Even before that I felt empty inside, neglected and I had generally lost hope in this world. As Marcus Mosiah Garvey put it, it’s through education that we become prepared for our duties and Responsibilities in life” but to me,  Education has always been a priority even when school fees proved so hard to find and so looking for a job also different story to tell. However, the training camp by FOWODE was a chance to taste the fruits of education for the first time after a lot of hard work.


Days went by weeks passed and I had no feedback, but I had to dance to the tunes of it all. However, it was one cool Thursday afternoon when I received a rare call that did not only shock me but also changed my entire life completely. I regard it rare because it read 039……….and by this time, my phone had a low battery. The moment I answered the call, the phone blacked out. I rushed to the nearby public payphone with my 200 shillings I had left with me that I used to call back. Little did I know that this was a landline number as I begged the lady who had called to kindly call me back but instead she insisted that I remind her of my telephone number because she had very many numbers with her. I hung up even before I could finish a conversation as my call was short lived due to insufficient credit on my account. I told myself this was an important number and I had to do something to find out where it came from. I borrowed a friend’s phone to which I loaded credit to call back. The lady told me how I was short listed for FOWODE interviews on Monday morning.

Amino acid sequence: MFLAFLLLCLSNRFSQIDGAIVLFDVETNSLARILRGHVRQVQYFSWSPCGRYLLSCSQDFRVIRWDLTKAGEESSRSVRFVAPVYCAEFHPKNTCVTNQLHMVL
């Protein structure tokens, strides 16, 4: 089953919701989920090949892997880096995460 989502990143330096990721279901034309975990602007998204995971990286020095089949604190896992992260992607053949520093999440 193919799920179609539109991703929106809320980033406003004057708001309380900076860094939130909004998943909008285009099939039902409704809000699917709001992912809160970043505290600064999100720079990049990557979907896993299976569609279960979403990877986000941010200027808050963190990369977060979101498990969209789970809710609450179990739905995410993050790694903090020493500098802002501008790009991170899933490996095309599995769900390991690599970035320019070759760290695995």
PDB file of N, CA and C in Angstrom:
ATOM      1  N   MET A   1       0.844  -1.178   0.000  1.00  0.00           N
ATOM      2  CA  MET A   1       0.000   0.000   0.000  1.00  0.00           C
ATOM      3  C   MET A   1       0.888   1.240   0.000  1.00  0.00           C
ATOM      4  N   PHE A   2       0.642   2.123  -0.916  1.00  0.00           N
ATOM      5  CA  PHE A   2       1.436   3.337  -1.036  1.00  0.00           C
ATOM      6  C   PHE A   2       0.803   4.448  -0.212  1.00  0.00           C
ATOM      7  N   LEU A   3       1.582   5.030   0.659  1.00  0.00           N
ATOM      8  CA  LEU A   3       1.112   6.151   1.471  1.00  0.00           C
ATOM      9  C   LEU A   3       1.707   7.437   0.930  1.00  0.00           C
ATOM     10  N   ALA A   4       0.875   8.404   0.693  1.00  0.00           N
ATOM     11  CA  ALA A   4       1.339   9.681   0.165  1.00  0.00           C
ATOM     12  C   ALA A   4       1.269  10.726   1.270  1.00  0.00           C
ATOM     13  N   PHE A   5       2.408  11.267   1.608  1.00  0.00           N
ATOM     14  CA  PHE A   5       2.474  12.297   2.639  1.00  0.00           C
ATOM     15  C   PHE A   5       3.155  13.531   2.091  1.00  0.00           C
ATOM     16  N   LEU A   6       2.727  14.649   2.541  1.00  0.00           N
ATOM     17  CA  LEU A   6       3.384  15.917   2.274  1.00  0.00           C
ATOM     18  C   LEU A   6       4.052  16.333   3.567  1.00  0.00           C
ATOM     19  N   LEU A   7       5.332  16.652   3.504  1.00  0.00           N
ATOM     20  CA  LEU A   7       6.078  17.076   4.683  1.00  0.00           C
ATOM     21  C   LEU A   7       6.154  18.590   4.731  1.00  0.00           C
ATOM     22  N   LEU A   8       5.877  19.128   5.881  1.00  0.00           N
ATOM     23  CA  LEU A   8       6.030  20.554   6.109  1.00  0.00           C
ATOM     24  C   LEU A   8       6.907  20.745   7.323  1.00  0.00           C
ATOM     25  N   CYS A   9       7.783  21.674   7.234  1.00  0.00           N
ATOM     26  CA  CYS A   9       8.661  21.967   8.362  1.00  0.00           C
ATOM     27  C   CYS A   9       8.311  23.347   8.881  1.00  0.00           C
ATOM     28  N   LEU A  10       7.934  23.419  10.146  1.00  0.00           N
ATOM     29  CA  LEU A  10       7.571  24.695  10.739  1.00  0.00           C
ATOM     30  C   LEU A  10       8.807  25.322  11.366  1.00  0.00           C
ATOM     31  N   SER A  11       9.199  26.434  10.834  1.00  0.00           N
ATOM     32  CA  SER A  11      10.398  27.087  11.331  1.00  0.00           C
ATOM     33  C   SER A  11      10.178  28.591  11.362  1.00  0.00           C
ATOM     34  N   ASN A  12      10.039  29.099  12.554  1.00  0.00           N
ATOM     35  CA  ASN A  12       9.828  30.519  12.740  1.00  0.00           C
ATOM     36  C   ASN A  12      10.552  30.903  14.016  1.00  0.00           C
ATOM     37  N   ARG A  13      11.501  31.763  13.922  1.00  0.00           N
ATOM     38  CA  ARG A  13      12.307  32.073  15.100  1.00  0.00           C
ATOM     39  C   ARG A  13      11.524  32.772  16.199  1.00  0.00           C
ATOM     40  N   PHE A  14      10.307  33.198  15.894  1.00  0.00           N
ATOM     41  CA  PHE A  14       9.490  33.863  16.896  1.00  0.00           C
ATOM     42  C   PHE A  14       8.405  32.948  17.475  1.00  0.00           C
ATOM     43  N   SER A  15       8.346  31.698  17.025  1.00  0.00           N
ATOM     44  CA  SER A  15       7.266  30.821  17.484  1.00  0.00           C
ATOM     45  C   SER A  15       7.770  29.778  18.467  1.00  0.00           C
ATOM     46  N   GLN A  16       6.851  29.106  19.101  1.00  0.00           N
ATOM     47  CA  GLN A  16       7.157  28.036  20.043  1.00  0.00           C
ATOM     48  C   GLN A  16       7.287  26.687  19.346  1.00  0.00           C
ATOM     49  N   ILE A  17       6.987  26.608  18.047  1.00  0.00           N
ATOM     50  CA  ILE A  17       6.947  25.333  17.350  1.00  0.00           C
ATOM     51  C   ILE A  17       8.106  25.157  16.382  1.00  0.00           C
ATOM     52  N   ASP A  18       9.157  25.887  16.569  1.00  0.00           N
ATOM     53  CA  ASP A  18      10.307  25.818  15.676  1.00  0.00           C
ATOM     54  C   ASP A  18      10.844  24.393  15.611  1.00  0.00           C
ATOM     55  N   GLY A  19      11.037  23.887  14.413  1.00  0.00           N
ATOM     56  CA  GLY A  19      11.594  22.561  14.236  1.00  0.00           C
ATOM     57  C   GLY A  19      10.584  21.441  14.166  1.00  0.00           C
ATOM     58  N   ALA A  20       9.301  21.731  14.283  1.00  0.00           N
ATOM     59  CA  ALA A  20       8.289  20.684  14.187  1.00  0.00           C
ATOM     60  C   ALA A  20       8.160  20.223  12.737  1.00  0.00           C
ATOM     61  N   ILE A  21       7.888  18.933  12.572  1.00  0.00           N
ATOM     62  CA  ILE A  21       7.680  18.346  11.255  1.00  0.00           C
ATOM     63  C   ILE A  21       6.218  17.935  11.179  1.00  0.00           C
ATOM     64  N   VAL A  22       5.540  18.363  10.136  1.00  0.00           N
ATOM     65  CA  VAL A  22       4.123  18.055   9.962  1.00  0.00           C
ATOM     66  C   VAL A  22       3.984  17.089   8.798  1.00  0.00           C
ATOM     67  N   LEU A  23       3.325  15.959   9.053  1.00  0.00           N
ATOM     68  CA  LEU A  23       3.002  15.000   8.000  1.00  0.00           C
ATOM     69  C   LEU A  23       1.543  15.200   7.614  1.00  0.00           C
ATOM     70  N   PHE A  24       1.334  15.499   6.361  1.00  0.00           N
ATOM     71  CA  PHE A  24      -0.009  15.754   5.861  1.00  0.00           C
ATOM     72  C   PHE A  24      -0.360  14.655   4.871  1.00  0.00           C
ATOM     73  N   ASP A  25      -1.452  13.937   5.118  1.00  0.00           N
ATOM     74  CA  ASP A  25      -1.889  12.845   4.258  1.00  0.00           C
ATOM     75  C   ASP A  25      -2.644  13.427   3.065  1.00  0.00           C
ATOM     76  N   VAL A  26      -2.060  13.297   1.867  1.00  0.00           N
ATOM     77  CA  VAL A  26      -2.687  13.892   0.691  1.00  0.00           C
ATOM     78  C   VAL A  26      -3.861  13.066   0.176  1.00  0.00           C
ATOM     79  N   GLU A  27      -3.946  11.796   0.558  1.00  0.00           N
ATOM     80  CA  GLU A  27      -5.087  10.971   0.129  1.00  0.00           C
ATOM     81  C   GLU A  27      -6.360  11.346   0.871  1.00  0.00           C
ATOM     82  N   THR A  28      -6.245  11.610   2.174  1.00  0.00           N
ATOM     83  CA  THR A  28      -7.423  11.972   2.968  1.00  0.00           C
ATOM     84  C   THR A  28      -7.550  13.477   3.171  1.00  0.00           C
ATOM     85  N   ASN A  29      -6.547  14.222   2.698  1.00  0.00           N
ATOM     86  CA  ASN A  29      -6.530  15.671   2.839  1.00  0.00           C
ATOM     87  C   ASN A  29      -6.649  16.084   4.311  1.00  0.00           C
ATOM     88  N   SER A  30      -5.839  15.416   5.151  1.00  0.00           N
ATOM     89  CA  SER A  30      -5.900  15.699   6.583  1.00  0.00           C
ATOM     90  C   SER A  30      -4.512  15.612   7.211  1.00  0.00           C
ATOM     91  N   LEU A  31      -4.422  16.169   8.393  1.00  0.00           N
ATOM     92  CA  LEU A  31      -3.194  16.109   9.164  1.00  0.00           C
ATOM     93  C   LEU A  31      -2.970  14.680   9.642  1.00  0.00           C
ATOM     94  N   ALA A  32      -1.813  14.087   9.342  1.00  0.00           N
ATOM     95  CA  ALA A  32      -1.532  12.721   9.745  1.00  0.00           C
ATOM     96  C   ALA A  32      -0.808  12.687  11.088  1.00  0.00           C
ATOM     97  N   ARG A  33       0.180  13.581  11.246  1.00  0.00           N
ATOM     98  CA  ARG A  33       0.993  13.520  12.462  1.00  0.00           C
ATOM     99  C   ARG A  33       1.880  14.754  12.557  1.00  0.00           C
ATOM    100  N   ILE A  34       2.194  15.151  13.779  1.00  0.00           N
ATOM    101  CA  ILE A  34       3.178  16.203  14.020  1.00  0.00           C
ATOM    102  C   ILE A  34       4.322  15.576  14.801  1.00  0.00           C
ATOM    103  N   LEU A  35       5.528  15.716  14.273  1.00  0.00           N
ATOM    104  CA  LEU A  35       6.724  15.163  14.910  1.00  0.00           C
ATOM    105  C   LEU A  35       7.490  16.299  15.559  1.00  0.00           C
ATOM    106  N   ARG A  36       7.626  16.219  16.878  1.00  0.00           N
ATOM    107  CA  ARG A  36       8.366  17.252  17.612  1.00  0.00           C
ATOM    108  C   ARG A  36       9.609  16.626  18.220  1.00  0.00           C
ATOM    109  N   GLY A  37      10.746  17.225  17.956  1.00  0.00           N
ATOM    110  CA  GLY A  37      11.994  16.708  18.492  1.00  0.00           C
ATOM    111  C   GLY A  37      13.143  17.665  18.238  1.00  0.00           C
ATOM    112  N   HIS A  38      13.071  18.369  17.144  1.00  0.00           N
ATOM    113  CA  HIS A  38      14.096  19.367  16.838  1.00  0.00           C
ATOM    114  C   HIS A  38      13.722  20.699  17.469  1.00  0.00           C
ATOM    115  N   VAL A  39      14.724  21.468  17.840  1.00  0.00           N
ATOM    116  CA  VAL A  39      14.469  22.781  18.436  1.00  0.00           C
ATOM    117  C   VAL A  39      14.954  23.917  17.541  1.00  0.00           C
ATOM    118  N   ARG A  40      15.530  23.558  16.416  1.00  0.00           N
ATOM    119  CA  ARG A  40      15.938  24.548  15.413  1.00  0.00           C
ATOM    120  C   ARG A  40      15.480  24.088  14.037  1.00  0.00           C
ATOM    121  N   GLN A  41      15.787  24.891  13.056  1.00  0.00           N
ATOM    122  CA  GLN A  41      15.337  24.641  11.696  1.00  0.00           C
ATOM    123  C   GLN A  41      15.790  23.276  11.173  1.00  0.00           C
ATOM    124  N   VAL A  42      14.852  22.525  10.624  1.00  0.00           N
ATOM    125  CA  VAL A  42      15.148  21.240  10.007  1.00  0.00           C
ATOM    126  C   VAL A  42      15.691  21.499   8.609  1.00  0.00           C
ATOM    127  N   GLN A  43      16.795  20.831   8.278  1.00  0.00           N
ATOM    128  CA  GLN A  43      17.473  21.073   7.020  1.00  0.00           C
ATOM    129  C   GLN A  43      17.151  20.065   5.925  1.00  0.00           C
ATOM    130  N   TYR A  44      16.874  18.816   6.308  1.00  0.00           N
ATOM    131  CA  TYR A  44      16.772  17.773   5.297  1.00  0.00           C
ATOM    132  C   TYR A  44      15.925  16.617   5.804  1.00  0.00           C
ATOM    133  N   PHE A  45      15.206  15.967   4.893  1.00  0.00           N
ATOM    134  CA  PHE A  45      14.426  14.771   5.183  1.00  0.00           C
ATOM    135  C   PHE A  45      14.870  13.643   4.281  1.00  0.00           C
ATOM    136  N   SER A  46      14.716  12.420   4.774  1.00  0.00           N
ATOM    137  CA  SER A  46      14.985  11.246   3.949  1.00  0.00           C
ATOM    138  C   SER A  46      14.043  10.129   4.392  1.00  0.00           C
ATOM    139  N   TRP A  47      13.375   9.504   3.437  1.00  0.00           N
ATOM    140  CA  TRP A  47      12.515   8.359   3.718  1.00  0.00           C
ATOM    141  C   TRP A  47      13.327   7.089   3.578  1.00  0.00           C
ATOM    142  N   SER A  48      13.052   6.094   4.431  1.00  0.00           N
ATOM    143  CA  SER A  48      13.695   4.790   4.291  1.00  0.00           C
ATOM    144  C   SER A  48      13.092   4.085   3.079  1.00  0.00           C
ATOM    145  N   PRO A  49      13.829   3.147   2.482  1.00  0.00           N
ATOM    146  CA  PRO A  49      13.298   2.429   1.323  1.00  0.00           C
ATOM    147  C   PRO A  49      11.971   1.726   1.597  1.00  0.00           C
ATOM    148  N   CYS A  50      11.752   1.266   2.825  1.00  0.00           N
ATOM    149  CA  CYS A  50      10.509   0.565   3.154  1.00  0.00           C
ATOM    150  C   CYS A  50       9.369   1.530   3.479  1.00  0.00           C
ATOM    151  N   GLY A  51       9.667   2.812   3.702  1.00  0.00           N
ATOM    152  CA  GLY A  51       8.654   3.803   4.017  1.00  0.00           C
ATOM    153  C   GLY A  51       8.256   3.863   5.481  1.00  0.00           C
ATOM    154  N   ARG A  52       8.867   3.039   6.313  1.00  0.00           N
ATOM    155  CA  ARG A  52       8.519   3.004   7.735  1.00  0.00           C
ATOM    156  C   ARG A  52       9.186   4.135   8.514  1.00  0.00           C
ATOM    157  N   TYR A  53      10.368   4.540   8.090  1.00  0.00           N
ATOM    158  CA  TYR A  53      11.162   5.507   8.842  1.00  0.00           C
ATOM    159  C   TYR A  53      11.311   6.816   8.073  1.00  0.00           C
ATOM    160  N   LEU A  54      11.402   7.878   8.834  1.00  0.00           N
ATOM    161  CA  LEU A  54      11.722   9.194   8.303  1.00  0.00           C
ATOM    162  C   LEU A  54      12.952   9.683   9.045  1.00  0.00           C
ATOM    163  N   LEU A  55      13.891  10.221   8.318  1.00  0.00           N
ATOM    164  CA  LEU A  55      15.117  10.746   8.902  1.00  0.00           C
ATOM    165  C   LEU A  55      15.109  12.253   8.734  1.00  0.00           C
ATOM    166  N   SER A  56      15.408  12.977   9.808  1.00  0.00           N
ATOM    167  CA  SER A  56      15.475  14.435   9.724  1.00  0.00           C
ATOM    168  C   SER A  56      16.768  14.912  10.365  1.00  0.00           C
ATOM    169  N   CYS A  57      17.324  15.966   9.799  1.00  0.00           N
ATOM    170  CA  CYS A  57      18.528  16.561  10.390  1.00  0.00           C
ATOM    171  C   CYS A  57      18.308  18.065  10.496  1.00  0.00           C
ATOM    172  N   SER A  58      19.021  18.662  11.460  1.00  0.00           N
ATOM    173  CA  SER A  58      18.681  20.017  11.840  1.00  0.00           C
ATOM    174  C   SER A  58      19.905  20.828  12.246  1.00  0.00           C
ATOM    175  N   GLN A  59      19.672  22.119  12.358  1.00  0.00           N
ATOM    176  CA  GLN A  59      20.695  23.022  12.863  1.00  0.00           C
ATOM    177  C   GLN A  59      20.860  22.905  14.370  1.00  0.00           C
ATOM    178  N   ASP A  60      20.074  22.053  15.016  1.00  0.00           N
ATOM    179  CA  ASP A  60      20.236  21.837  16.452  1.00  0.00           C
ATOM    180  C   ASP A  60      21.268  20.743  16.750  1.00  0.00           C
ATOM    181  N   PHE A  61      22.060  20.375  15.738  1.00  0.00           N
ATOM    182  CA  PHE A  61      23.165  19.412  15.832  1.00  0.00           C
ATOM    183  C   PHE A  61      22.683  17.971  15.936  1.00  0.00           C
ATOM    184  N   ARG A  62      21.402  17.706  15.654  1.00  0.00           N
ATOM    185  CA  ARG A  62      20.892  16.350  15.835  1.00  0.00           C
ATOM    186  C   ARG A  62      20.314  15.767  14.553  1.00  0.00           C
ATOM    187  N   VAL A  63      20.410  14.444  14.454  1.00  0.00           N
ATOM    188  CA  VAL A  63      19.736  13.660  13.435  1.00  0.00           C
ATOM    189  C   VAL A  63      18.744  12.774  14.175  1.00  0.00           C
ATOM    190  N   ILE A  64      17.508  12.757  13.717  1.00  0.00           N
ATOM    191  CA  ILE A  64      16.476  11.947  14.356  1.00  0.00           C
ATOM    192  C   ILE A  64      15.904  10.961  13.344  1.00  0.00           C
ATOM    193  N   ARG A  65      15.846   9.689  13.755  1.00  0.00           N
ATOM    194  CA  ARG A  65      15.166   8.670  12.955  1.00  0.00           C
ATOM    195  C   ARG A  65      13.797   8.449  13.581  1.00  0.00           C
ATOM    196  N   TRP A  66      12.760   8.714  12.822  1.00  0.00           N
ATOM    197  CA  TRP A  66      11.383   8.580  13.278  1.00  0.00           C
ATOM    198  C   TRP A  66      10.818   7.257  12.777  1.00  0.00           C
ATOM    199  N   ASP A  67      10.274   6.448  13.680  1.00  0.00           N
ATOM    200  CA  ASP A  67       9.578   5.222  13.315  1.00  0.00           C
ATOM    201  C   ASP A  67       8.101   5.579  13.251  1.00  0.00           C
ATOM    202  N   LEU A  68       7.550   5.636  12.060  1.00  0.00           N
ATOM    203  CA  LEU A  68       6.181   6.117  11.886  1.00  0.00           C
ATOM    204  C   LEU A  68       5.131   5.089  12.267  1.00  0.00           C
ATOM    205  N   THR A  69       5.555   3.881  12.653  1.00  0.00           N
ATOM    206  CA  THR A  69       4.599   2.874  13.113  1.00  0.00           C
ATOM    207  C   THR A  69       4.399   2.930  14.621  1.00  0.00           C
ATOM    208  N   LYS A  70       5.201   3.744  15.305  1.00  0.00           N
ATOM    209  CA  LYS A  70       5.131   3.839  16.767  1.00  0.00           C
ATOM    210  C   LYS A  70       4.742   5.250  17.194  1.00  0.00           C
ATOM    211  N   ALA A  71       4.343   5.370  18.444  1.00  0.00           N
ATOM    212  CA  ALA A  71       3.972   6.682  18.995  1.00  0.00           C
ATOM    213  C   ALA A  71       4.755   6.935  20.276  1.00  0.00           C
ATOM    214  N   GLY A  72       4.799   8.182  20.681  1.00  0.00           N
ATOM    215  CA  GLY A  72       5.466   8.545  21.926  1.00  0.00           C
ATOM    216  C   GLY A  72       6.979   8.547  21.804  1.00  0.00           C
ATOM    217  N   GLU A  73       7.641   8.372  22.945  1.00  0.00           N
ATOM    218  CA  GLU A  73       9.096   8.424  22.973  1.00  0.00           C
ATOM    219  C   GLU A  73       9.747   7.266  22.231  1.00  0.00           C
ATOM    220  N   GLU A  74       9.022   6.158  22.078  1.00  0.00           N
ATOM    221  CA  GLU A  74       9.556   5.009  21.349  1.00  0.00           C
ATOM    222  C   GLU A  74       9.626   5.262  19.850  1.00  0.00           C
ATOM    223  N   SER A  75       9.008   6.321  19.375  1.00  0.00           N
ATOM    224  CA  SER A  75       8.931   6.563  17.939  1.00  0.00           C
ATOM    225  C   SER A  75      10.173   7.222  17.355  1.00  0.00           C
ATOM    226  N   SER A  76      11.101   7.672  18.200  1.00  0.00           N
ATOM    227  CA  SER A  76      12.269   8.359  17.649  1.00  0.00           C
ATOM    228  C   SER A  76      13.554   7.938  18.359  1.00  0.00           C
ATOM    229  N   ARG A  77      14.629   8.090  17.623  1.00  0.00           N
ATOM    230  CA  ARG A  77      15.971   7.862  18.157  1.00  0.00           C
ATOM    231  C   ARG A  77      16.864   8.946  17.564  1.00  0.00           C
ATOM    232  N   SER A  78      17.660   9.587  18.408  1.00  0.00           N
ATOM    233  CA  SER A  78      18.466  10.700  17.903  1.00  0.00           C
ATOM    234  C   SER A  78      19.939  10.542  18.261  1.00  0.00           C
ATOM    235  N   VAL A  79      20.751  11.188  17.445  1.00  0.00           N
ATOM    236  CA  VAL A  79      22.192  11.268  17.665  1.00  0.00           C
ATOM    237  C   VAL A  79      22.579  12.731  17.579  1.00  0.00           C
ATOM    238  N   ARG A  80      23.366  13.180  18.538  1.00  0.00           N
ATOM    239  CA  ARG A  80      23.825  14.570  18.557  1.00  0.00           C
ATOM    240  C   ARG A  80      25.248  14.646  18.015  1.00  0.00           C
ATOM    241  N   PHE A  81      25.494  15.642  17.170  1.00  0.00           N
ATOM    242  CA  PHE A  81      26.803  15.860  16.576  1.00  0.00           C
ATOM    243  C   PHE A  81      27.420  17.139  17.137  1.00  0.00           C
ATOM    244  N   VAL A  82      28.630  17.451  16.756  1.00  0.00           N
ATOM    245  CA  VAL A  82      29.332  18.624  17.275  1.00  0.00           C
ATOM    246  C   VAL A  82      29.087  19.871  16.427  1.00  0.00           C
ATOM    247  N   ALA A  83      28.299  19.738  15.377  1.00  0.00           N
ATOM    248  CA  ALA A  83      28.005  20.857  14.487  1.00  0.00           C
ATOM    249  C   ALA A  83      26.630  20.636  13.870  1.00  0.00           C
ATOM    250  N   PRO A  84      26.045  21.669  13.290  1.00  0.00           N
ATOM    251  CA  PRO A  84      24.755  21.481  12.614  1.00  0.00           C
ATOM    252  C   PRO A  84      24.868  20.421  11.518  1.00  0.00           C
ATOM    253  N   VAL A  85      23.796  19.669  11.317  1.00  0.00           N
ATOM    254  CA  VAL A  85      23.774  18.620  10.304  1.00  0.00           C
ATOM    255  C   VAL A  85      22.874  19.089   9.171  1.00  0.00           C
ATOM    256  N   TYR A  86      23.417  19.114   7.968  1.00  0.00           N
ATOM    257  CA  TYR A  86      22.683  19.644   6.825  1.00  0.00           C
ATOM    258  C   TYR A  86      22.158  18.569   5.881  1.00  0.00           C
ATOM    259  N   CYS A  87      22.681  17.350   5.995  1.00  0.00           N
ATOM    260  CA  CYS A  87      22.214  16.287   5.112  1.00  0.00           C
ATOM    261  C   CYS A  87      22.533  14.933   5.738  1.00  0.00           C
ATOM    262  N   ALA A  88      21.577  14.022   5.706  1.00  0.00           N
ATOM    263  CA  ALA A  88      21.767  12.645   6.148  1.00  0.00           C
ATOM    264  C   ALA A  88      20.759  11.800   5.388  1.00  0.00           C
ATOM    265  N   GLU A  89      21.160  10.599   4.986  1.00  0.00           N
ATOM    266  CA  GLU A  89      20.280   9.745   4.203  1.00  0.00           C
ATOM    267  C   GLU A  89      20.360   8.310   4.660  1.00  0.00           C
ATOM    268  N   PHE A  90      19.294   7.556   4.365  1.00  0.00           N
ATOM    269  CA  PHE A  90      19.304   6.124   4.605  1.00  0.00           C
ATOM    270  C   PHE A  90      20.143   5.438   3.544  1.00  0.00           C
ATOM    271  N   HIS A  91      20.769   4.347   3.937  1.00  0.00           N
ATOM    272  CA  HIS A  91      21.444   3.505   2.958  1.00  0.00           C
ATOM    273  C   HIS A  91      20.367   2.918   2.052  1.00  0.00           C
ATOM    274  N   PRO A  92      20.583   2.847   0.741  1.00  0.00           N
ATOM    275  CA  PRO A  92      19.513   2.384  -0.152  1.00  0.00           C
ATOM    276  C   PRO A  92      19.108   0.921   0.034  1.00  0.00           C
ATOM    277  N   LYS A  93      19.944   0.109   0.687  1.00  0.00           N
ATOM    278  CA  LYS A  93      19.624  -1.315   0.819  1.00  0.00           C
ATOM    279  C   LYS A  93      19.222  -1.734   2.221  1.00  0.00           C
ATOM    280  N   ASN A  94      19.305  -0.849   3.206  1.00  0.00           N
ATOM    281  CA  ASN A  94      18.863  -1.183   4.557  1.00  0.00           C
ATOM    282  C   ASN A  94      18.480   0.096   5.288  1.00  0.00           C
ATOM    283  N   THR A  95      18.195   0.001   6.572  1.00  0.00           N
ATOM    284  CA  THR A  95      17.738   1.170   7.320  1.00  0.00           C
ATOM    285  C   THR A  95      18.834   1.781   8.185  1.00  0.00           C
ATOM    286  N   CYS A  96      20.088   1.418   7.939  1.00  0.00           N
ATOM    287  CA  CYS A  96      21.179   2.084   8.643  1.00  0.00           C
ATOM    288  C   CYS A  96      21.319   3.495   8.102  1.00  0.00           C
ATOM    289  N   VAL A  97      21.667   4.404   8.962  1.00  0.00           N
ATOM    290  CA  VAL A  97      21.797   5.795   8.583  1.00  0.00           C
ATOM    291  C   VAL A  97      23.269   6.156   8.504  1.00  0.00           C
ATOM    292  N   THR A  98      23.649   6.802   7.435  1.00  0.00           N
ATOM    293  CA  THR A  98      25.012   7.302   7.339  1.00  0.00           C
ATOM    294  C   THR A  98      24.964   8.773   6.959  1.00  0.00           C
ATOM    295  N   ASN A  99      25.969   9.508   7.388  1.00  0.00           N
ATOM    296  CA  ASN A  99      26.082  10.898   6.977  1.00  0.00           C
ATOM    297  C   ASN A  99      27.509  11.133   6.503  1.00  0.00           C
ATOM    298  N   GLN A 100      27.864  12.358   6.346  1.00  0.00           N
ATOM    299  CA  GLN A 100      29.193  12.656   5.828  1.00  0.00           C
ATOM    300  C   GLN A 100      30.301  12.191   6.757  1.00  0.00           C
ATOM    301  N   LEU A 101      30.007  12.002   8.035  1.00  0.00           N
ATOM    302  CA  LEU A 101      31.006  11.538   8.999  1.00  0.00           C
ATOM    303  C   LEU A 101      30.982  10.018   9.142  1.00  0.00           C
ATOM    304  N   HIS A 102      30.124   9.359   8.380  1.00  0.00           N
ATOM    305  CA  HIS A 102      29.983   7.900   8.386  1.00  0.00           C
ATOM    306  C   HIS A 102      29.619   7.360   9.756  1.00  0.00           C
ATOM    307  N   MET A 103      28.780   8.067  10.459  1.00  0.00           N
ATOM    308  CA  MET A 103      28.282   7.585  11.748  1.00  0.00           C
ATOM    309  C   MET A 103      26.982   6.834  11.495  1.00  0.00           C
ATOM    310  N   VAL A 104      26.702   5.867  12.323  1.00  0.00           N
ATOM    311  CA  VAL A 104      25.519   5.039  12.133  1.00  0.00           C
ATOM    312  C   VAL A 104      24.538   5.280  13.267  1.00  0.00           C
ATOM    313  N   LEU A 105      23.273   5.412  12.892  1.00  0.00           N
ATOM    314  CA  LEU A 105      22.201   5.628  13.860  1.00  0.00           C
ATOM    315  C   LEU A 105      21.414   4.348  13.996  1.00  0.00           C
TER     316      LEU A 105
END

It was in mid June 2009 when I received this call because I had given up on waiting. In fact I had forgotten all about the FOWODE application I submitted in way back in February. Honestly I could not believe my ears as I rejoiced and wept tears of joy in disbelief. At this point in time I had won the first round of the revolution I told myself and I begun to live again.


My name is Kaviri Ali though it was not my real name which I gave myself thinking it was. I was born in Mbale but after my mother and Dad Separated; Mother took me and my siblings to Pallisa district.  I therefore grew up in Pallisa district, Buminza village, Kibuku Sub County at my maternal place of birth. She is called Litta Irene a daughter to the late Litta Gideon Wansamba. I was raised by my grandmother called Jessica Kubingi Litta who mentored and nurtured me. She was a loving woman who wanted the best for me and ensured that i went to school regardless of luck of school fees. In fact, its because of her strictness that shaped my character, her mentoring, nurturing, training and values too. To me she was like a mother since mother lived in the city and always showed up during Christmas seasons where she could surprise me with gifts, cloths and books.